It’s pretty easy to feel like the only natural mama sometimes- or at least, one of the very few. To feel like you’re fighting an endless battle because you choose to wear your baby or nurse on demand or simply meet their needs. To feel like the pool of those to share with is overwhelmingly huge- not to mention generally on the hostile side.
But I had a perspective check this week that made me think- maybe we really are a growing movement- bigger than we realize. My mom’s been natural parenting for the past 2 decades. She’s dealt with a lot of harassment and unwelcome comments- from doctors, strangers, friends, and so forth. And, she’s dealt with a complete lack of information being available to her, especially in the first decade or so. An over-the-shoulder sling was about the only natural baby carrier available…and she wore it constantly till she discovered the world of maya wraps in 2003. When she had to have me via c-section due to my breech position, she was told she couldn’t breastfeed me- that it just wasn’t possible to breastfeed flat on your back. Lucky for me, Mom had found La Leche League’s book on breastfeeding while pregnant, and hence was fully aware of her ability to nurse in any position. Not so lucky for her, she received zero personal help or encouragement from the medical staff, friends, or family, which meant cracked and bleeding nipples, and a rough start. But somewhere inside her, she knew what was best- and so, she persevered. She’s parented during some of the heights of Ezzoism…with doctors and others who insist that it’s normal for a baby to cry, that you’ll spoil a baby by holding them, and so on.
This week, she’s been researching to invest in a new sling, and discovering the wealth of websites out there dedicated to babywearing and other forms of natural parenting. Companies that support and promote one another. People that are more concerned about spreading the babywearing love than making a buck. She was really excited, and mentioned to me how exciting it is that this is such a huge thing- there’s so many people who do it- there’s so much information for anyone who wants it- there’s support groups all across America and in other countries. My first thought was “Uh…we’ve got a long ways to go….” And then I realized- over the course of 2 decades, Mom’s seen us come a long ways- probably longer than I realize. So I take energy in her enthusiasm, excitement in the idea that this exists in stronger numbers than I thought- or at least, that it is growing.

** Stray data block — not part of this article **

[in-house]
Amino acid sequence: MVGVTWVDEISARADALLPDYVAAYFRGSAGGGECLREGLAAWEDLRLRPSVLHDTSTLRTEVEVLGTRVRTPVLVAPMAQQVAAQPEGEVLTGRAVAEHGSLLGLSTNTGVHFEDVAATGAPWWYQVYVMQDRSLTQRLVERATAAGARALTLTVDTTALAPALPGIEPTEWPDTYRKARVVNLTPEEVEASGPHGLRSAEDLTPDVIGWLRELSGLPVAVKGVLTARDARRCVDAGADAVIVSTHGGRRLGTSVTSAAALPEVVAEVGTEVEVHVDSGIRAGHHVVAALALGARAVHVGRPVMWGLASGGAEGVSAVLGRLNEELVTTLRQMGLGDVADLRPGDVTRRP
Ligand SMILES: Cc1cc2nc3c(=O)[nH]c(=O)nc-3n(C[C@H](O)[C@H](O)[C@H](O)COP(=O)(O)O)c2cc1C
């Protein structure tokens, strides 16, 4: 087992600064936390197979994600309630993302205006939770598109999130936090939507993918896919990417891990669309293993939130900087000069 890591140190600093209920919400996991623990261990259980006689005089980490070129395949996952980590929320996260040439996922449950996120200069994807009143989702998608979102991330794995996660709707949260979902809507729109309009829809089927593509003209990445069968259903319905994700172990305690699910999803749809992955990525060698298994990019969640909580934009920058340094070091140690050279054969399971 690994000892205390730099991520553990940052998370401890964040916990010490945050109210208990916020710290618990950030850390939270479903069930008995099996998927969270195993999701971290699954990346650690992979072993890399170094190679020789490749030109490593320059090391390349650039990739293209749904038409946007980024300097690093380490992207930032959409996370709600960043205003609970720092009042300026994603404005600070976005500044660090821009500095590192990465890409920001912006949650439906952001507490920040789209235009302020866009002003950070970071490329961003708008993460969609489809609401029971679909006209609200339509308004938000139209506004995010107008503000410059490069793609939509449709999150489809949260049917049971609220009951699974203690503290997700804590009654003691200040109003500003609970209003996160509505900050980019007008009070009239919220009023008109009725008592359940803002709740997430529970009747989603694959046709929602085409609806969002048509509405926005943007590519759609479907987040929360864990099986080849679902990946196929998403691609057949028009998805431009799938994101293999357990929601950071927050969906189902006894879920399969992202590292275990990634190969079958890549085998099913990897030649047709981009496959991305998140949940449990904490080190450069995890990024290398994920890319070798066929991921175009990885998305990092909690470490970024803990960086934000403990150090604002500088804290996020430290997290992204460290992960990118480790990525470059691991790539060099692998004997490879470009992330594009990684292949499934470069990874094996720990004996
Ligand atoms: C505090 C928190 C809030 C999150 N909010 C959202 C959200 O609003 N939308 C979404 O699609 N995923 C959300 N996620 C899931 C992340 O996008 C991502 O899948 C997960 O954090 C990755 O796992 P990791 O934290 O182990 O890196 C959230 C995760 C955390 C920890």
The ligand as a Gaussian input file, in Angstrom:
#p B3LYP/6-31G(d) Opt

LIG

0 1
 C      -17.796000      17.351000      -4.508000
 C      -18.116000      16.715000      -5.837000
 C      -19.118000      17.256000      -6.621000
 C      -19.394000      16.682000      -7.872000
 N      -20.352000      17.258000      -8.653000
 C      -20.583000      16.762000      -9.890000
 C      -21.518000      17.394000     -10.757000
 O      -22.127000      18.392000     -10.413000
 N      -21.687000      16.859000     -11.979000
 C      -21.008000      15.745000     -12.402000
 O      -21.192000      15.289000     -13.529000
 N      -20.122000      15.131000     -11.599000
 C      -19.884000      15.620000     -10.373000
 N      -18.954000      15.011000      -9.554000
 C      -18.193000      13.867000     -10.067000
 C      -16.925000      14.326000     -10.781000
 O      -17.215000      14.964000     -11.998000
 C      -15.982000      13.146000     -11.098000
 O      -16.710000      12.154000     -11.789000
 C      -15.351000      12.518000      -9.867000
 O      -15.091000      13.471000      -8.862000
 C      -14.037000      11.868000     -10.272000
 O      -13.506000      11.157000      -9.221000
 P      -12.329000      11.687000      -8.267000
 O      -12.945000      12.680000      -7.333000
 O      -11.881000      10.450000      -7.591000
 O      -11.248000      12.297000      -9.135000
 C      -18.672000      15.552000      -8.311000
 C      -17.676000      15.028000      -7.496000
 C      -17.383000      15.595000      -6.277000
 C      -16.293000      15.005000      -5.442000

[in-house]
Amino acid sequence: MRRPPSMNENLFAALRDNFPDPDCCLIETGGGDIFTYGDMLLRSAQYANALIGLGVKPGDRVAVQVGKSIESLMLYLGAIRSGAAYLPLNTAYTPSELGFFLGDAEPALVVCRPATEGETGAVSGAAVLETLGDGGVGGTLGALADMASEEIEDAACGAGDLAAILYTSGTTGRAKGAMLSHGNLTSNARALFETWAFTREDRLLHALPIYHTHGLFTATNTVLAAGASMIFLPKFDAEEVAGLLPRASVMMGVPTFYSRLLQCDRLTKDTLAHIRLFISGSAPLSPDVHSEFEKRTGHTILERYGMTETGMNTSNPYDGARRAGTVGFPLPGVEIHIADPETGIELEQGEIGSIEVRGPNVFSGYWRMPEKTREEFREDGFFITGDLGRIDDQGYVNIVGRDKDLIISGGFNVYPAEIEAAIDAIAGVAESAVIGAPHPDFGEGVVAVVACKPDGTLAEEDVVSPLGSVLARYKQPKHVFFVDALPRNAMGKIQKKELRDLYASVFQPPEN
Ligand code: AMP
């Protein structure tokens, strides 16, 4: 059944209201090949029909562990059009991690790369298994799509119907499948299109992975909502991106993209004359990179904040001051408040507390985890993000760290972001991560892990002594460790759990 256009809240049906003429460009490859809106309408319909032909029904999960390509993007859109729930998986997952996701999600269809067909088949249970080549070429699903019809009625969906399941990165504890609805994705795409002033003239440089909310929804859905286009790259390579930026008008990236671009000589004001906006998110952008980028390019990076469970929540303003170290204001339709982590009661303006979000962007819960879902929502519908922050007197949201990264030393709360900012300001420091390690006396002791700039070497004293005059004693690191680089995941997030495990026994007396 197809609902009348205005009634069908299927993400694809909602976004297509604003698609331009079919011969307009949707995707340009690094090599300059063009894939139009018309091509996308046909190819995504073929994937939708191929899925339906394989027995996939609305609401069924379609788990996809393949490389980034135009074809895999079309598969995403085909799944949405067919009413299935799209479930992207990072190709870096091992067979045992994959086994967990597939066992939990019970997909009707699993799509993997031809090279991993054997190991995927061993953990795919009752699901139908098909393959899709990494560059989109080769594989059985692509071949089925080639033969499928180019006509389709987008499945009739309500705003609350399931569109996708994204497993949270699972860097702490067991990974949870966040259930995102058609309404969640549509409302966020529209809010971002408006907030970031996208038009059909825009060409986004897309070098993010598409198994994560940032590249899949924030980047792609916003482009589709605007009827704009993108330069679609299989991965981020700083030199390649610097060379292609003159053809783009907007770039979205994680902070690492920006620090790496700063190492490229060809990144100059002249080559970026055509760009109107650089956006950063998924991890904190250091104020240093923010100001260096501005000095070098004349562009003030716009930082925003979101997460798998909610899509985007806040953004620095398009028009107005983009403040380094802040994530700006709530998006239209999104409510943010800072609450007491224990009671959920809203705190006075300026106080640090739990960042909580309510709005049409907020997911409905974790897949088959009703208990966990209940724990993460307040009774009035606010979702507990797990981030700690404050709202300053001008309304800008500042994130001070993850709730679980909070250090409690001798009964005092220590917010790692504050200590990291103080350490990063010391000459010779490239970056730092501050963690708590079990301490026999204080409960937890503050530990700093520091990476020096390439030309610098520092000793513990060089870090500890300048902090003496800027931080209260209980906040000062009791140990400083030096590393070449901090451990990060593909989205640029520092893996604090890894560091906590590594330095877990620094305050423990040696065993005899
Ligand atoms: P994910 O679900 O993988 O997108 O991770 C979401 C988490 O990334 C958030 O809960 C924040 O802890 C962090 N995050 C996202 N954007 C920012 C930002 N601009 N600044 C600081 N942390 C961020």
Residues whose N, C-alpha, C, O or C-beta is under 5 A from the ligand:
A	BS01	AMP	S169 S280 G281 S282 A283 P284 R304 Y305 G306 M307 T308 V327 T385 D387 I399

Doctors and hospitals, overall, promote breastfeeding now. Most have lactation consultants available for any mom who has problems or questions. Some hospitals are even waking up to the research promoting kangaroo care for preemie babies, and allowing moms to spend hours holding their preemie baby skin to skin. A friend’s nurse was recently telling her that if a baby under 12 months is crying it’s for a reason and needs to be taken care of immediately. And until I meet the next rigid and unnatural doctor, I feel a glimmer of hope.
It’s not easy to see- because when I go shopping, all I see are plastic carseats attached to the carts. When I’m at a gathering, I see and hear babies crying unattended. When I visit homes, I see every latest contraption. When I talk to people, they tell me about how vital this piece of equipment or that is, to the survival of motherhood. And if I ever saw someone else wearing their baby in the store- it would completely merit striking a friendship on the spot. I still know very few people who’d fit the “natural parent” profile…and very, very few who share my same ideals to the same extent. We’re still the minority….but, a larger minority than we were a decade ago.
Because, hey- I do know people who parent naturally. I even know a group of babywearing moms who get together just to play with each other’s “toys”. Ladies that breastfeed while chasing a toddler and helping someone else try a carrier, like a totally natural part of life. I know people in scattered parts of the country who are committed to parenting their children naturally. And even if I don’t know very many natural locals, I know people who are receptive….people who are curious…people who feel there might be a better way…people who dip their toes in…
And all that is far more than my mom ever had. So maybe in a couple decades- when my daughter’s a mother- we’ll see as much change as my mom has. And even if there’s a long ways to go yet, maybe we older moms will be able to smile and say, “Oh, but we’ve come such a very, very long ways.” Maybe by then, the medical community and people of America will be listening to the current research in strong numbers. Maybe it won’t be such a rare thing to meet someone else wearing their baby in Walmart. Just maybe…we won’t be the minority.